An honest obituarist of Inspector Morse ought to say that it is hard to regret his death. In statistical terms - the number of murder cases eventually solved - he was a successful detective but he was prone to wildly wrong guesses in the early chapters of Colin Dexter's novels, sometimes directly causing the deaths of people who would have survived had he got it right first time. In many cases these extra victims were deplorable characters who deserved their fate, but I am sure that if their relatives had hired a competent lawyer they could have squeezed quite a lot out of the fictional Thames Valley Police for malpractice.
Nor did the inspector's personal life do him much credit. He drank a great deal too much, had a morbid obsession with classical music and cryptic crosswords and was irascible both with his subordinates and superiors: in no sense a team player. He conducted unsuitable and grossly unprofessional liaisons with several women whom he encountered in the course of his duties - heaven knows what they saw in him - even though some were clearly mixed up in the monkey business he was investigating. Indeed in this, his last case, his henchman Sergeant Lewis appears for a fleeting moment to suspect that Morse, who may or may not have lusted after the victim, could have been the killer. In the television series John Thaw portrayed Morse rather more sympathetically than Dexter wrote him, but even on screen he was never exactly Mister Conviviality.
None of this is meant to detract from Dexter's achievement in creating one of the great detectives of English fiction. It is a disappointment that this, the 13th and last of the canon, is not among the best. One of the problems is that Morse's fatal heart attack was widely reported before most of us picked up the book, casting a retrospective shadow over the whole convoluted plot and making for an even bleaker read than usual. By the time the loose ends are tied up, soon after Lewis has visited the morgue to plant his farewell kiss on Morse's forehead, the actual solution of the mystery seems an irritating irrelevance set beside the fate of the central character.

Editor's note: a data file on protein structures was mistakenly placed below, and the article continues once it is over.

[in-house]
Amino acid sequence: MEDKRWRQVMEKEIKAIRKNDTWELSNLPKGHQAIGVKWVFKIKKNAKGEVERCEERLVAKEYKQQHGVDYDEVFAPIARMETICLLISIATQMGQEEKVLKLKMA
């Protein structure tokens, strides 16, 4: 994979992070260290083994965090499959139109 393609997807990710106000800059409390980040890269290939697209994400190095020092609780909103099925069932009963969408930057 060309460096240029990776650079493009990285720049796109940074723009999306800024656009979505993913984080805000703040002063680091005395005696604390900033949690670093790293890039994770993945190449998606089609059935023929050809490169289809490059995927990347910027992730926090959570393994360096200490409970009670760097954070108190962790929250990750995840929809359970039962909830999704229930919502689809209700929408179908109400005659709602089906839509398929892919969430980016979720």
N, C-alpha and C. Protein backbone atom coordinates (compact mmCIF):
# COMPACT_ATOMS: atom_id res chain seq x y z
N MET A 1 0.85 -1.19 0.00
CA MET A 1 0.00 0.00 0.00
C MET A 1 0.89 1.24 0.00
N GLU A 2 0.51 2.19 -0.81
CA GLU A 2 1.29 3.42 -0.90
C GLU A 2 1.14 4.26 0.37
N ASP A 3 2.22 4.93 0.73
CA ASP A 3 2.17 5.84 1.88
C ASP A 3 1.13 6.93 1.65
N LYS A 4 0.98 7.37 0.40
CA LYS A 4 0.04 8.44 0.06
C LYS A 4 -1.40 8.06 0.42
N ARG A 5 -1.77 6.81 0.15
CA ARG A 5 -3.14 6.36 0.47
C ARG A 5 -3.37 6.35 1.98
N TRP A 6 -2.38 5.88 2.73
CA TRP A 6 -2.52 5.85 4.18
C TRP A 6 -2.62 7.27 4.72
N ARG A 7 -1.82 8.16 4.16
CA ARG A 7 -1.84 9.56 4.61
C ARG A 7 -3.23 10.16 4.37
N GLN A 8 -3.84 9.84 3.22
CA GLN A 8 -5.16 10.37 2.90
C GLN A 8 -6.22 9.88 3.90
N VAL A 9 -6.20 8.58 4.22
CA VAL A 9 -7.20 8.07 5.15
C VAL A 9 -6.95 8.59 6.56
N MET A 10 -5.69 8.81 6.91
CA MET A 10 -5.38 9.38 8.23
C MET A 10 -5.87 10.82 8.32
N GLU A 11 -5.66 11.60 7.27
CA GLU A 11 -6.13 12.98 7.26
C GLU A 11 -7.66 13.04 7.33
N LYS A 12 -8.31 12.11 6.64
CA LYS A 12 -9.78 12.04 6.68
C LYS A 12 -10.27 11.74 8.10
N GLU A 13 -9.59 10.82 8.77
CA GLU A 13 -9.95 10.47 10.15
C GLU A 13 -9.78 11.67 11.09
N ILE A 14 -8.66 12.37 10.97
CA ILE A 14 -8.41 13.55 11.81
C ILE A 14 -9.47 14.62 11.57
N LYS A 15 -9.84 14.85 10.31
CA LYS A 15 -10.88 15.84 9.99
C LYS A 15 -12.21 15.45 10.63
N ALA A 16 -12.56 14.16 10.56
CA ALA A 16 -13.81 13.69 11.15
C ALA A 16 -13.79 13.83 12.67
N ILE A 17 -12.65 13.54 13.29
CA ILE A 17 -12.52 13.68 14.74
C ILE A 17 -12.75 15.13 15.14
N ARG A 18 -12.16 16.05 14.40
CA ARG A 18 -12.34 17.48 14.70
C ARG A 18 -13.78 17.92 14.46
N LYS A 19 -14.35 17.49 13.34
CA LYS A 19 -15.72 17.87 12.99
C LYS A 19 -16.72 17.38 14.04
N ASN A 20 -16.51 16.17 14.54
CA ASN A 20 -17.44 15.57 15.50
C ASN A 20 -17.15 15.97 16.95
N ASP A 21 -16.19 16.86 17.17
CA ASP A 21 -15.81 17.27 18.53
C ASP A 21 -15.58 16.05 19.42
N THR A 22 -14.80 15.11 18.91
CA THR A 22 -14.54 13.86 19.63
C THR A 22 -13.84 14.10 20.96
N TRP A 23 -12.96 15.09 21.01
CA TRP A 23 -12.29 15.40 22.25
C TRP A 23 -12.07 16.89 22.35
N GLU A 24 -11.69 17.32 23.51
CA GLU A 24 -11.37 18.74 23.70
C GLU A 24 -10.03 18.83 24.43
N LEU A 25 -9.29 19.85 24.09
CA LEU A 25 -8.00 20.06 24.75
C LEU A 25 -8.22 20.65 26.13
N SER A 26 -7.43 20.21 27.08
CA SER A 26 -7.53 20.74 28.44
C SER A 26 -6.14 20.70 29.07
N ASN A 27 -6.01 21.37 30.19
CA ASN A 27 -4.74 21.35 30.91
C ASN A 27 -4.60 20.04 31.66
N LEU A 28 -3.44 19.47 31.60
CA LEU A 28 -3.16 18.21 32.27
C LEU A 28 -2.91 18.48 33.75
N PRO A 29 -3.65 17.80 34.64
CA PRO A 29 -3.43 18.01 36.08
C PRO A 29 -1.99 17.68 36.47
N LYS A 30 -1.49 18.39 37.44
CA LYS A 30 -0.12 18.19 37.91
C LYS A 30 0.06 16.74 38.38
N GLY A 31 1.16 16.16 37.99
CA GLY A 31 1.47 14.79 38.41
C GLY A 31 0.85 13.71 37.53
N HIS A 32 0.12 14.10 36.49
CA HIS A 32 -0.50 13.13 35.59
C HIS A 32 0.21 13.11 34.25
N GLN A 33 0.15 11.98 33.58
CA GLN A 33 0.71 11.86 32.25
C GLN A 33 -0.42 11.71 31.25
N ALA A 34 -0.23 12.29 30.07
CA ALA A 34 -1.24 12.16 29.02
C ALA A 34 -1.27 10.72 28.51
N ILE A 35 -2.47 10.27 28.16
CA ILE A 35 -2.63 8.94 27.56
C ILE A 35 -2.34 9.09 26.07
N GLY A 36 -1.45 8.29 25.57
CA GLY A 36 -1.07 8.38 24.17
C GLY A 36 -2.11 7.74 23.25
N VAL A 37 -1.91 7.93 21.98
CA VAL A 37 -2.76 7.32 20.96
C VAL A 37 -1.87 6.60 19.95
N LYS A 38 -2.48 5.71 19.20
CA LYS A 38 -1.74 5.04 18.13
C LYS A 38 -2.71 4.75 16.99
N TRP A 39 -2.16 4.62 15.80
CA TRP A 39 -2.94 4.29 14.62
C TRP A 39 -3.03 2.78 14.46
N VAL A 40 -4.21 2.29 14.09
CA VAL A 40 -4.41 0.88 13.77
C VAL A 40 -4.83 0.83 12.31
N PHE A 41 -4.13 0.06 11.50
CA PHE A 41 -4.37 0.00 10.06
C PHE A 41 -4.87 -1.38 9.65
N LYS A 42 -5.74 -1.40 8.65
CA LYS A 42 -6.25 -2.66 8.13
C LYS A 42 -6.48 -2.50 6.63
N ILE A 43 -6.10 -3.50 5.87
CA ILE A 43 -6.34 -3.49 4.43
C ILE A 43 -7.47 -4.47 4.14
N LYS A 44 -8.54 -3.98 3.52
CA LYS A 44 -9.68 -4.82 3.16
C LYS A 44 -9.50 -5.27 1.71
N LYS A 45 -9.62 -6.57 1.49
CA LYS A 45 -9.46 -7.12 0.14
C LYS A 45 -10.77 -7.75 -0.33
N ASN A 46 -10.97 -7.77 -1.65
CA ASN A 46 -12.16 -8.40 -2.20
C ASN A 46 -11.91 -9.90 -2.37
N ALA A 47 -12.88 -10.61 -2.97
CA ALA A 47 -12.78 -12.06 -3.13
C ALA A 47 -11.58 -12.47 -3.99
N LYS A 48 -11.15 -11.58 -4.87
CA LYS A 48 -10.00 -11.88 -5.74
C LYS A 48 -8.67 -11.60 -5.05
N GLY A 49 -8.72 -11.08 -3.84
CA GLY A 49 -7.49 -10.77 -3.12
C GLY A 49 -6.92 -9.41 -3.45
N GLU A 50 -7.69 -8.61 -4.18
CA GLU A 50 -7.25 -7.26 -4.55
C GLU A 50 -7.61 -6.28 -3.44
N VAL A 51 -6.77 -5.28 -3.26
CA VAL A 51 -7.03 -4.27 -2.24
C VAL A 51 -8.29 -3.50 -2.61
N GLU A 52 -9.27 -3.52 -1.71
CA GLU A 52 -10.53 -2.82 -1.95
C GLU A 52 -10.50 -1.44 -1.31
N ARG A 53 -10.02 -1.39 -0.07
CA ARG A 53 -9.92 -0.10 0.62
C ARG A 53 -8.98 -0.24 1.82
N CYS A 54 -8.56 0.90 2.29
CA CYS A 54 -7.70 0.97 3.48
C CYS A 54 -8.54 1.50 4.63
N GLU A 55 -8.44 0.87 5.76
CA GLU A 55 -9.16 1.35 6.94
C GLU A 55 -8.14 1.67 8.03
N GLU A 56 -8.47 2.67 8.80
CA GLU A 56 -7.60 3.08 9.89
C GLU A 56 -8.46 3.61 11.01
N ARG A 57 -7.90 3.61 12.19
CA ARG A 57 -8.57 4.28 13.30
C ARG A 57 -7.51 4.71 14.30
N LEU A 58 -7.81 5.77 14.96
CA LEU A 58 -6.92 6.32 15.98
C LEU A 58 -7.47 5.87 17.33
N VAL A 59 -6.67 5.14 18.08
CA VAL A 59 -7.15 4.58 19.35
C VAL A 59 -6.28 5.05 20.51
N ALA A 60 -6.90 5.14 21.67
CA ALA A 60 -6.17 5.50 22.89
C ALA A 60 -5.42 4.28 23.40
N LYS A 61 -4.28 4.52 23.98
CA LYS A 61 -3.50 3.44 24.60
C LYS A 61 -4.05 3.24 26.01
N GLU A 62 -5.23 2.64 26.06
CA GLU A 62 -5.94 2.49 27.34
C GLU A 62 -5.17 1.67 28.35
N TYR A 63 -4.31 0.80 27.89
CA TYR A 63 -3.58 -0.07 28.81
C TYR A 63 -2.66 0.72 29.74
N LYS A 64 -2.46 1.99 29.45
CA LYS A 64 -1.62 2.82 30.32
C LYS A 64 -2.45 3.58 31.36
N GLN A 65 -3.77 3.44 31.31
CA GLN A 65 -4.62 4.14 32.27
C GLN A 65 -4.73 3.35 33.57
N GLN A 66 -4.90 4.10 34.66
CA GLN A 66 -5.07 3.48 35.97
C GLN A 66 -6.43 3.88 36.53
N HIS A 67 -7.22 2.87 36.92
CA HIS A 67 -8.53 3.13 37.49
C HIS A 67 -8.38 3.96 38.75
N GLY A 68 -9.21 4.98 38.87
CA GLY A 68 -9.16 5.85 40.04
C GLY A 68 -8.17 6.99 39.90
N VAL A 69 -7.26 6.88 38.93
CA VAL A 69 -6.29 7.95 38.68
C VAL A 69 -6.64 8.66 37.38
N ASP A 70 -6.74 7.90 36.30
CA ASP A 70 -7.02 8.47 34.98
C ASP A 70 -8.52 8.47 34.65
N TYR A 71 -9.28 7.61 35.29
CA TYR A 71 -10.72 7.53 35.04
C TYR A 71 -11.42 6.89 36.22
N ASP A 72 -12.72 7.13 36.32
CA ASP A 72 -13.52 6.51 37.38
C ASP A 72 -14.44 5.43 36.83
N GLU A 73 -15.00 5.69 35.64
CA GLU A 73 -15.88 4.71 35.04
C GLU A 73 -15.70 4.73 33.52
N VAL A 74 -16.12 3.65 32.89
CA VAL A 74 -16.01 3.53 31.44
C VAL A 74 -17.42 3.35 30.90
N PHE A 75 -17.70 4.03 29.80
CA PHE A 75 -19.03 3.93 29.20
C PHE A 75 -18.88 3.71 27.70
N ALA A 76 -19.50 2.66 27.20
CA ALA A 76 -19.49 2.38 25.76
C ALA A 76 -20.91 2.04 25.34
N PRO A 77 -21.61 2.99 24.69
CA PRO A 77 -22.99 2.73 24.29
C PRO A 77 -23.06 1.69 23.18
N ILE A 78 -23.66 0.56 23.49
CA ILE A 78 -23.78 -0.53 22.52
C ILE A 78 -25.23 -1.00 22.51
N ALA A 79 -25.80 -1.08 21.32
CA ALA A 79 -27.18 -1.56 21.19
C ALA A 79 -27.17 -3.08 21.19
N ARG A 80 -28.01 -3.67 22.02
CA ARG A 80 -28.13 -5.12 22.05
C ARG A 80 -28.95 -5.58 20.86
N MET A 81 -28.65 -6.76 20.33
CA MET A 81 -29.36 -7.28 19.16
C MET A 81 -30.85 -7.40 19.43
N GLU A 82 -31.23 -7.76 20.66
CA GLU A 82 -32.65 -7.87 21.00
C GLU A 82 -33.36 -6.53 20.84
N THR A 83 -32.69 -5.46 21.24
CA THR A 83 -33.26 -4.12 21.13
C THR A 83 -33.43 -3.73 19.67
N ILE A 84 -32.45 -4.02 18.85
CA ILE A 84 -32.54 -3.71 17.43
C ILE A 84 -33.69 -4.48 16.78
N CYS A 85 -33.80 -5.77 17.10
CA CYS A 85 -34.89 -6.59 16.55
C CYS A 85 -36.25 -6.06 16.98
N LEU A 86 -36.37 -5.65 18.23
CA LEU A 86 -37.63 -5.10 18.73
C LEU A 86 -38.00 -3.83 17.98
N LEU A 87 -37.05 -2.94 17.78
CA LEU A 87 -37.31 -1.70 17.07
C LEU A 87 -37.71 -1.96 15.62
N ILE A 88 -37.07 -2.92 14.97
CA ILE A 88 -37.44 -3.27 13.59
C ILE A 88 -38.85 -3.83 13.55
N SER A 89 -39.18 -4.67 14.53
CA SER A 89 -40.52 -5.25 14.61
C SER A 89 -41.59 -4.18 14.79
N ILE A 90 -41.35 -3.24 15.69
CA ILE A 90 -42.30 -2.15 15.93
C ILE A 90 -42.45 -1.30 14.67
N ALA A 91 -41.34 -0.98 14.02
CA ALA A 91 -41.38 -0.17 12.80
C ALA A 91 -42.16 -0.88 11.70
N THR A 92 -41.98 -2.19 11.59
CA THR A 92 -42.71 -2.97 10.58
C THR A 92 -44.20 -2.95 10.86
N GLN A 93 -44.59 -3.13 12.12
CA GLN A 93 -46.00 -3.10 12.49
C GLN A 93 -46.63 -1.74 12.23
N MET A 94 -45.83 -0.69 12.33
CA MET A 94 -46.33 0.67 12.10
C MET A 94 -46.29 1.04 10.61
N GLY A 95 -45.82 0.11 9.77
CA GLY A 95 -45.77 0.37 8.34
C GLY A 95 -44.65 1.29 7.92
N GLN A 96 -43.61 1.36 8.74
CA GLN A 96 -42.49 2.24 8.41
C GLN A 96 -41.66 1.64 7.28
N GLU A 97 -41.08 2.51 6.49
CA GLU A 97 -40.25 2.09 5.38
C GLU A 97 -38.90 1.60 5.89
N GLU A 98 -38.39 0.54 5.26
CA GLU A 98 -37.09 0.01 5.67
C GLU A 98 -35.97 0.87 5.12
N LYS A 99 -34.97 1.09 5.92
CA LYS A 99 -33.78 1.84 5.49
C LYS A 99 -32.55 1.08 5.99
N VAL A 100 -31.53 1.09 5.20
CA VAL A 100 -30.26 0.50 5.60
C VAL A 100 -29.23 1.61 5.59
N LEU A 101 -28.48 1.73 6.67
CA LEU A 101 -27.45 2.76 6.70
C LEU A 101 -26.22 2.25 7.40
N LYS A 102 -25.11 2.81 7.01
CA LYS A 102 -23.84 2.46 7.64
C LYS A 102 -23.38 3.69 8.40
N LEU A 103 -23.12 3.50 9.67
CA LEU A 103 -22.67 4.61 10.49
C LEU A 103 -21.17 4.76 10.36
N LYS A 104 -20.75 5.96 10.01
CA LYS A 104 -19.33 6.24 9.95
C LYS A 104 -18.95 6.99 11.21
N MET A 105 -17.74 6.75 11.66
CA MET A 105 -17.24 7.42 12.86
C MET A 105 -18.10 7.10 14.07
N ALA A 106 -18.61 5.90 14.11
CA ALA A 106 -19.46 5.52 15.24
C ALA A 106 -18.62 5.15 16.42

There are problems, too, with the structure. Dexter has always built his plots in short chapters, each one describing a single vivid, self-contained scene - this is part of what makes them effective as TV drama. With each book the scenes have become shorter and shorter, as though the author is finding them ever harder to sustain. This one consists of 80 chapters, plus a "prolegomenon" and an epilogue, each averaging fewer than five pages. The wasteful white space at the end of each chapter certainly helps bulk out the book but it detracts from its continuity and coherence.
Yet 24 years after Morse's first appearance in Last Bus to Woodstock, Dexter remains an inventive and ingenious writer, teasing us by never offering quite as much information as we need to second-guess Morse and Lewis and get to the solution before they do. With Morse clearly ailing and succumbing more and more to the comforts of the whisky bottle, Lewis is given greater scope here to exercise his own detective skills - but invariably he finds that even the half-speed Morse is a few steps ahead of him.
There are times when you feel that Dexter may be setting up Lewis to step into Morse's shoes, but as soon as the inspector dies Lewis is removed from the investigation, a symbol that he has no literary purpose beyond being a foil to the great man. "Just keep thinking well of him," is his final instruction from Chief Superintendent Strange. A tall order. If Lewis is one of life's sergeants, Morse was one of life's shits.